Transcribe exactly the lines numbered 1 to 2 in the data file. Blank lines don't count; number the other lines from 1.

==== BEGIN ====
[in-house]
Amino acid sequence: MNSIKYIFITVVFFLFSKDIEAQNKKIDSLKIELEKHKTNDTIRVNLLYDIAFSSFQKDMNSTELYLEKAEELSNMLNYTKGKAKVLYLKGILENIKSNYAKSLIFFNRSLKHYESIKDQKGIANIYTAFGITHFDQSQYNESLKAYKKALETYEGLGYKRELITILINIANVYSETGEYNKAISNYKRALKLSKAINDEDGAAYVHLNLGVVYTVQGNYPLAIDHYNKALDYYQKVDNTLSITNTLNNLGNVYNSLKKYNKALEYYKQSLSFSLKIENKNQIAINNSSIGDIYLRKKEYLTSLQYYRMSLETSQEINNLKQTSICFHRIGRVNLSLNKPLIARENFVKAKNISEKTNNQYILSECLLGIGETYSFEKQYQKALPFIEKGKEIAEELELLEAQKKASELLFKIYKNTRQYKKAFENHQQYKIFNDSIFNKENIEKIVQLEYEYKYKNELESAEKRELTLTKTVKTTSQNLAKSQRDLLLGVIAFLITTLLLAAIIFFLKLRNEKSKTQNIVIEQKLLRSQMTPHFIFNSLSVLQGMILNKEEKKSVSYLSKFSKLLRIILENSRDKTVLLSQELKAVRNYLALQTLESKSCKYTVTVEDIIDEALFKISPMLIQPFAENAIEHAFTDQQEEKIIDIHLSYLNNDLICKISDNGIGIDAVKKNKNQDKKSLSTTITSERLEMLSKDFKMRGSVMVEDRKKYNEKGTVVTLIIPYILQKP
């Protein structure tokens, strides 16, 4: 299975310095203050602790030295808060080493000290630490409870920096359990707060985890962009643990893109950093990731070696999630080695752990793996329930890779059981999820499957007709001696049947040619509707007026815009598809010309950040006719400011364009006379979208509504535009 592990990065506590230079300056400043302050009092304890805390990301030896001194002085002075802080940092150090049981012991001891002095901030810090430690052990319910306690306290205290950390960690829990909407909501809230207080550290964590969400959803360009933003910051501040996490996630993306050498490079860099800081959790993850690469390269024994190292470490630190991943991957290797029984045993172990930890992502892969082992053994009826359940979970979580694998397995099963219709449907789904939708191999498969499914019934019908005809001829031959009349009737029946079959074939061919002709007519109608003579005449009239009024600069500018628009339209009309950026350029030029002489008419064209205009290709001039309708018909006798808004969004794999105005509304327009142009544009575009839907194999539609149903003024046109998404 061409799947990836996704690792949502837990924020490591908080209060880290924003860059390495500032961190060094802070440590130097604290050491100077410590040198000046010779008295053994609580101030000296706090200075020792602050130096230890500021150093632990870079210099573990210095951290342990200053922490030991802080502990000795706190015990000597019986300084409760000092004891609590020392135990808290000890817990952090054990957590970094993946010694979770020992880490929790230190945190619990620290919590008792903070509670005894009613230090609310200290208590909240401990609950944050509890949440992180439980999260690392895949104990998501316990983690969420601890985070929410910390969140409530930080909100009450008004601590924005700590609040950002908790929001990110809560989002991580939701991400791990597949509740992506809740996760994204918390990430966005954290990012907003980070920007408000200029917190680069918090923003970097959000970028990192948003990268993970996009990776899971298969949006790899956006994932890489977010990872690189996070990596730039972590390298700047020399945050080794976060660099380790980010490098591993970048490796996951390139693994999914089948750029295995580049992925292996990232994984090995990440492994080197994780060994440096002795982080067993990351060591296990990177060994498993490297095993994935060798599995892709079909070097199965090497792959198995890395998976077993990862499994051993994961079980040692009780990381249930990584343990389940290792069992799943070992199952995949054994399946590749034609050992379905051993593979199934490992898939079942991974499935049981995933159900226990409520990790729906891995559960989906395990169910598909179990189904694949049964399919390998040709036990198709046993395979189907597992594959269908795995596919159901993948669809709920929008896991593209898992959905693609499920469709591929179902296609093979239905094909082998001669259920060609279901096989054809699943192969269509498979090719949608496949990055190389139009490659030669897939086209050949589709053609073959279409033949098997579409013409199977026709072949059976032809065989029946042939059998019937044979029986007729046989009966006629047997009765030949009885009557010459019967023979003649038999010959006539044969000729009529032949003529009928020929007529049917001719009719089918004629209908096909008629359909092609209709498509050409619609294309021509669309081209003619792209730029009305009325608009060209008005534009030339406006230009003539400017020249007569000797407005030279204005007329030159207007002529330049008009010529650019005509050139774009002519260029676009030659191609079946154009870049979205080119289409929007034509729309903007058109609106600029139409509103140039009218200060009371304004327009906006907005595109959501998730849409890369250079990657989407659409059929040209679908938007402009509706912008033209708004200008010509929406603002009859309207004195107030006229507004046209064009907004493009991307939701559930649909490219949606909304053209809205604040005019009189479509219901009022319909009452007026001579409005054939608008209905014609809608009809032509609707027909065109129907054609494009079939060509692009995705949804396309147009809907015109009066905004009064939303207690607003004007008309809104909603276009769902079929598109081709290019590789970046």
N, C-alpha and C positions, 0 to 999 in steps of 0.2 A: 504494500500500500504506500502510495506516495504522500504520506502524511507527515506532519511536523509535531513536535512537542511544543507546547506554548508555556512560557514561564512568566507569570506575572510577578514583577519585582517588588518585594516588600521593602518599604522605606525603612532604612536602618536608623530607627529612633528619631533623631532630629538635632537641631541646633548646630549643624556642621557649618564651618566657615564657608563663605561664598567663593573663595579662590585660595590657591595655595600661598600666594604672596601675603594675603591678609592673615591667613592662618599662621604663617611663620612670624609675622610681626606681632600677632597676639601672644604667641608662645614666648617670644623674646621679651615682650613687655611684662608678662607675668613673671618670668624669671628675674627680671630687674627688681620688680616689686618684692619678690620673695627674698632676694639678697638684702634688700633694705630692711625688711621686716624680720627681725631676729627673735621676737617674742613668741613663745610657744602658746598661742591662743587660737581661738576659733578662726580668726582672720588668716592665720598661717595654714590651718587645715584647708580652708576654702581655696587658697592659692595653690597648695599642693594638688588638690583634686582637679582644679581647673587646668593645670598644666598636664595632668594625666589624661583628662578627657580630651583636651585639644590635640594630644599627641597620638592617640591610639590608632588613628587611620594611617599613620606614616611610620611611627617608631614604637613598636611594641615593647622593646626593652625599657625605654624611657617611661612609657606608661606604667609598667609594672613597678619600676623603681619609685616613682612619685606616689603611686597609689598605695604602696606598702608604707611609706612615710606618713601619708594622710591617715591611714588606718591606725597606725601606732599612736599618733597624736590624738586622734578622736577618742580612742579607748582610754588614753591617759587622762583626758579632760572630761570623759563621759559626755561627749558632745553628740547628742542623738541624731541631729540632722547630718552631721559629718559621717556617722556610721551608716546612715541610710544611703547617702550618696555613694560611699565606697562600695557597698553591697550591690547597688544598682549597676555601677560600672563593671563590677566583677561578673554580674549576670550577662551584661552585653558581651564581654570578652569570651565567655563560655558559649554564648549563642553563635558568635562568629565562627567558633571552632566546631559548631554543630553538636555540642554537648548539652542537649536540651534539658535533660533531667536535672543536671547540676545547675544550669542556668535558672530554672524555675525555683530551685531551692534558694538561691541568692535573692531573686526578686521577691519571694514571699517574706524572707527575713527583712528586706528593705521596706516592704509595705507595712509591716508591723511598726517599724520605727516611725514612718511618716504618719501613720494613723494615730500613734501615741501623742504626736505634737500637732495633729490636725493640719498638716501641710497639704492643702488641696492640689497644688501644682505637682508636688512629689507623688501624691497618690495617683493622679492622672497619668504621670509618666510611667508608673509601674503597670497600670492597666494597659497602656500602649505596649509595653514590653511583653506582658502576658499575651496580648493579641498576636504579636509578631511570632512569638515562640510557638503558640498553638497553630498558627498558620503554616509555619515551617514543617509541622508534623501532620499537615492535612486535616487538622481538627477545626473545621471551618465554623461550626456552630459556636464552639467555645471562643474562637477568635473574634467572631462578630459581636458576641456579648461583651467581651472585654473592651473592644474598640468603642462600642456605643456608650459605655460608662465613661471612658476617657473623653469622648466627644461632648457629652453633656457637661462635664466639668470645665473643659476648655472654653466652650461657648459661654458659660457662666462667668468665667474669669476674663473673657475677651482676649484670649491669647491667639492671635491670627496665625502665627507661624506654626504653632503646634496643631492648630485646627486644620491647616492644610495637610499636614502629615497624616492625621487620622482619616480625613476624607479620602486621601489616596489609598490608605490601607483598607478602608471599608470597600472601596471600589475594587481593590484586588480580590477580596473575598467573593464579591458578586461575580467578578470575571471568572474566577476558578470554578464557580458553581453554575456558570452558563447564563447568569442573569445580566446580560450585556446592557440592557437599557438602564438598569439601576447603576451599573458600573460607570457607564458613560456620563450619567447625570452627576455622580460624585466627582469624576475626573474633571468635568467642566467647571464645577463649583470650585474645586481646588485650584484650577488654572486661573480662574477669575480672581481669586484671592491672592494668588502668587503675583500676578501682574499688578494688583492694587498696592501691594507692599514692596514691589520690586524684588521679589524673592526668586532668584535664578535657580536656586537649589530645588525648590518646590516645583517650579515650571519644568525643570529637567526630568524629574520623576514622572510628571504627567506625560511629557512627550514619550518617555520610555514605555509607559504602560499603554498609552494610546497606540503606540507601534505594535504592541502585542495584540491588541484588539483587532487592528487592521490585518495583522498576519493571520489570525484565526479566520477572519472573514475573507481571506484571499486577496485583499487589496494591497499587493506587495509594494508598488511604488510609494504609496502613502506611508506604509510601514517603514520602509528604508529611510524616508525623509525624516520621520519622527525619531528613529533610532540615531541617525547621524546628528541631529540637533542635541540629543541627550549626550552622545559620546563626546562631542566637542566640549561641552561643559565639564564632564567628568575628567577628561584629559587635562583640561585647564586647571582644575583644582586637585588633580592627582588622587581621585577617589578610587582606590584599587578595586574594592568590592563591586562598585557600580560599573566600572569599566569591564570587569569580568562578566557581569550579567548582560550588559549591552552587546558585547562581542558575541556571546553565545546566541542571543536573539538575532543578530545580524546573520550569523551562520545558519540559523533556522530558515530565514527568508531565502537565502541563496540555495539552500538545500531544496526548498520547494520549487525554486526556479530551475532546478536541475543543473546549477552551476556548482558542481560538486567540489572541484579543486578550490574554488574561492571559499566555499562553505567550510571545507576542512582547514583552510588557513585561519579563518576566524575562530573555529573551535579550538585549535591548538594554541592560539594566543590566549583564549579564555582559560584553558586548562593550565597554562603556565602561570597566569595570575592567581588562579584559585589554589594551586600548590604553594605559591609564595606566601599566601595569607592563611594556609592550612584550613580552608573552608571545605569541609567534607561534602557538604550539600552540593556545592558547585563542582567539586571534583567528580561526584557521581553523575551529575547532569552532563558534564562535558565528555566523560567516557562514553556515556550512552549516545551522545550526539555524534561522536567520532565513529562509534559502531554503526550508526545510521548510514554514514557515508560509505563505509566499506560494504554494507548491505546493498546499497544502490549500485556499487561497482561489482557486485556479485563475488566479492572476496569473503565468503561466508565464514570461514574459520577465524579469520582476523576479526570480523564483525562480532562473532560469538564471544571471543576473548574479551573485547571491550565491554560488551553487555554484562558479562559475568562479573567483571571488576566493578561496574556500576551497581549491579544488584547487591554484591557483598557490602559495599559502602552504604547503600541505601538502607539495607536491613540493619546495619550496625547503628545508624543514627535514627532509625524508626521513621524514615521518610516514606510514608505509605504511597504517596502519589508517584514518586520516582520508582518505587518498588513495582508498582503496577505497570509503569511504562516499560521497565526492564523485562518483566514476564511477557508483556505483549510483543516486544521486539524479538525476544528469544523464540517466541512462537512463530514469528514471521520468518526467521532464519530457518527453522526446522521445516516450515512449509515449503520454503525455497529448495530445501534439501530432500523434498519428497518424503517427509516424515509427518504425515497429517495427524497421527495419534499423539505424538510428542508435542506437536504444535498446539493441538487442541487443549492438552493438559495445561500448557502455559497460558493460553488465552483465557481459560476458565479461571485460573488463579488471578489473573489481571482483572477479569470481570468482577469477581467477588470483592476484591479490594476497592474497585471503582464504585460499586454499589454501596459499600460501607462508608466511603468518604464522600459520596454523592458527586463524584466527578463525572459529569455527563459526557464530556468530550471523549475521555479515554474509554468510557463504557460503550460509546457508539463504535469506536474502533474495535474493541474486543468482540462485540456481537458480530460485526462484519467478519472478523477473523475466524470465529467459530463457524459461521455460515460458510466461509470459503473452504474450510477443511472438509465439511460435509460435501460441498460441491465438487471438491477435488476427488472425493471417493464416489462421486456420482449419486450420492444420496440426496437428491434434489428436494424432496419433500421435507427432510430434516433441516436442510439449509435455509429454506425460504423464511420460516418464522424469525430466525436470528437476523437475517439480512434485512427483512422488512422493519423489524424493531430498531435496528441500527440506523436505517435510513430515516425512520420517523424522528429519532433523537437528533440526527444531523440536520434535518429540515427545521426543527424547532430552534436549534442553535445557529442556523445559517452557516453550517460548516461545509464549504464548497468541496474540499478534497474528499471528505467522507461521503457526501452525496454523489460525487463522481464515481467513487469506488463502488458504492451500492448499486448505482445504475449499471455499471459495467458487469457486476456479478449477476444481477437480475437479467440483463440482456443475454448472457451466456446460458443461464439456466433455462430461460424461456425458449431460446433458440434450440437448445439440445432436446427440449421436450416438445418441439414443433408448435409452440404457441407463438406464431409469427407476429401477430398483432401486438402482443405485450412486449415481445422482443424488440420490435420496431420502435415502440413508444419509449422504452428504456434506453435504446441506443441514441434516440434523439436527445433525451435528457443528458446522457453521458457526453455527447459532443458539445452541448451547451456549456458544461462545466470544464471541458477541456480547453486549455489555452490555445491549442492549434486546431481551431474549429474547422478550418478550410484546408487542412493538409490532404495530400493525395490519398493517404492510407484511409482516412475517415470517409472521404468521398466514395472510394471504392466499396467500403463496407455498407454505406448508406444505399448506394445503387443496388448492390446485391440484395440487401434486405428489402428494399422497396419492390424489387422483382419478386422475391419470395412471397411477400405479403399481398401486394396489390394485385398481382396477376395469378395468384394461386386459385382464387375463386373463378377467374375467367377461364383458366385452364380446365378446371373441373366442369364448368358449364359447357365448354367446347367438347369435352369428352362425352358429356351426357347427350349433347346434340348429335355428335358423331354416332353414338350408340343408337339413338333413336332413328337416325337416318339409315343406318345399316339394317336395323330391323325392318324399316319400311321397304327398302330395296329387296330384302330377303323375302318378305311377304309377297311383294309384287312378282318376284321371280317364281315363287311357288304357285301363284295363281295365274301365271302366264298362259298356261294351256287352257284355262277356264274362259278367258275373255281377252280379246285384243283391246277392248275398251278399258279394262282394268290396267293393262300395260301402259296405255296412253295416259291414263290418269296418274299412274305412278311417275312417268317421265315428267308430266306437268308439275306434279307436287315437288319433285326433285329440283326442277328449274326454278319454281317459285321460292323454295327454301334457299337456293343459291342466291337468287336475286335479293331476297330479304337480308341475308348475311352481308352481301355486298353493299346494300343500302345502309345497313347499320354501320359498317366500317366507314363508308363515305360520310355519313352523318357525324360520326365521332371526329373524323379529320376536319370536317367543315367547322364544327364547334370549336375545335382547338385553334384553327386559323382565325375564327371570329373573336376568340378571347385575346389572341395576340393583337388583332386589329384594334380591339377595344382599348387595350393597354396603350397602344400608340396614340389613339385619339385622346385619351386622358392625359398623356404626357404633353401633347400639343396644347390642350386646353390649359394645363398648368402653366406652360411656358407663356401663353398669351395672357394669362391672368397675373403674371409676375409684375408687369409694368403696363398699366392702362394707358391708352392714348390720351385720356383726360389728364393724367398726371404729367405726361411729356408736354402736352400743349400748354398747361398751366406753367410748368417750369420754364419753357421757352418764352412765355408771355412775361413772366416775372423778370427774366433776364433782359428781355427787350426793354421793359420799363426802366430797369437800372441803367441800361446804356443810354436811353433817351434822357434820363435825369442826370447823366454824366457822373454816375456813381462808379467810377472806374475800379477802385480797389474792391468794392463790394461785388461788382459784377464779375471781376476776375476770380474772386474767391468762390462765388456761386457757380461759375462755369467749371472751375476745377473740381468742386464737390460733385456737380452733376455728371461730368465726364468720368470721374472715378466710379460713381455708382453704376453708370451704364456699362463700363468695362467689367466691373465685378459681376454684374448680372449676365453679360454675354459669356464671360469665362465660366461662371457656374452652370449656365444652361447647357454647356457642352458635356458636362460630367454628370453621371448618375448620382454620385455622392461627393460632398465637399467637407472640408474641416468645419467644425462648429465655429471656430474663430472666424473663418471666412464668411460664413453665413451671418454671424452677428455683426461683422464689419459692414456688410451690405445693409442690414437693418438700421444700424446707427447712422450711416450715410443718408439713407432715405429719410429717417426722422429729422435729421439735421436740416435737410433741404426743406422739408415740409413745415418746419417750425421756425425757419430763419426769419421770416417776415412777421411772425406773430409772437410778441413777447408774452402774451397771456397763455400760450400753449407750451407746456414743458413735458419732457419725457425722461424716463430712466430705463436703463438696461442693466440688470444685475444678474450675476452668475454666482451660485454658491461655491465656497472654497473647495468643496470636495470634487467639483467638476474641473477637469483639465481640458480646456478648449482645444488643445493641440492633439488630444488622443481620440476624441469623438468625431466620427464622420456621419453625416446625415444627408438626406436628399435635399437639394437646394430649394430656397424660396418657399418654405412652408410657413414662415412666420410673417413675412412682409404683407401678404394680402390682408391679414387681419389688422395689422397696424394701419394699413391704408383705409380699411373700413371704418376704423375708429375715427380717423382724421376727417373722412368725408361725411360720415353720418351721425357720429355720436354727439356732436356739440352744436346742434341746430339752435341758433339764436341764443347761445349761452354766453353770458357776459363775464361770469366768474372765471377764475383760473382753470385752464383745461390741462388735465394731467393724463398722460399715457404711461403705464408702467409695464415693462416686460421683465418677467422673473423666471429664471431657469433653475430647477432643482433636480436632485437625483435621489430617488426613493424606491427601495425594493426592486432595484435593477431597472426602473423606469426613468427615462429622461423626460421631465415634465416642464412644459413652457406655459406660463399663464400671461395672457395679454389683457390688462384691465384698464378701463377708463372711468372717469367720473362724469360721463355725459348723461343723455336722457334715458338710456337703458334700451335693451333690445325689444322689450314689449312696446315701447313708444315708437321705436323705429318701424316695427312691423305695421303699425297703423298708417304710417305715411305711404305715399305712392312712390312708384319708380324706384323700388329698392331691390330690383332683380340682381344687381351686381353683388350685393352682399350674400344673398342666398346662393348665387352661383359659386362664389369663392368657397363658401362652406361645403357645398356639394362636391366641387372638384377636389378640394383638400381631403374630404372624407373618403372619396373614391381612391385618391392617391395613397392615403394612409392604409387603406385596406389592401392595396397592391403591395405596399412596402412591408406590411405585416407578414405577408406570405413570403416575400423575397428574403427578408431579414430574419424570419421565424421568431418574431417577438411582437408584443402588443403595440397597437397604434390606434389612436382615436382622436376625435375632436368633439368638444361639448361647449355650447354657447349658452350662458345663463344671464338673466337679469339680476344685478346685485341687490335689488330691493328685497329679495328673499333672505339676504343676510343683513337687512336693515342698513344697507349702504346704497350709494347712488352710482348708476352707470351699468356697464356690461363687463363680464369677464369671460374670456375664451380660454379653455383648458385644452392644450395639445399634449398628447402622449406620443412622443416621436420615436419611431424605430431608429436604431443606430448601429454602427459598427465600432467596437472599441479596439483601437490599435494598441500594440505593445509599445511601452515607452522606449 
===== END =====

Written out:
[in-house]
Amino acid sequence: MNSIKYIFITVVFFLFSKDIEAQNKKIDSLKIELEKHKTNDTIRVNLLYDIAFSSFQKDMNSTELYLEKAEELSNMLNYTKGKAKVLYLKGILENIKSNYAKSLIFFNRSLKHYESIKDQKGIANIYTAFGITHFDQSQYNESLKAYKKALETYEGLGYKRELITILINIANVYSETGEYNKAISNYKRALKLSKAINDEDGAAYVHLNLGVVYTVQGNYPLAIDHYNKALDYYQKVDNTLSITNTLNNLGNVYNSLKKYNKALEYYKQSLSFSLKIENKNQIAINNSSIGDIYLRKKEYLTSLQYYRMSLETSQEINNLKQTSICFHRIGRVNLSLNKPLIARENFVKAKNISEKTNNQYILSECLLGIGETYSFEKQYQKALPFIEKGKEIAEELELLEAQKKASELLFKIYKNTRQYKKAFENHQQYKIFNDSIFNKENIEKIVQLEYEYKYKNELESAEKRELTLTKTVKTTSQNLAKSQRDLLLGVIAFLITTLLLAAIIFFLKLRNEKSKTQNIVIEQKLLRSQMTPHFIFNSLSVLQGMILNKEEKKSVSYLSKFSKLLRIILENSRDKTVLLSQELKAVRNYLALQTLESKSCKYTVTVEDIIDEALFKISPMLIQPFAENAIEHAFTDQQEEKIIDIHLSYLNNDLICKISDNGIGIDAVKKNKNQDKKSLSTTITSERLEMLSKDFKMRGSVMVEDRKKYNEKGTVVTLIIPYILQKP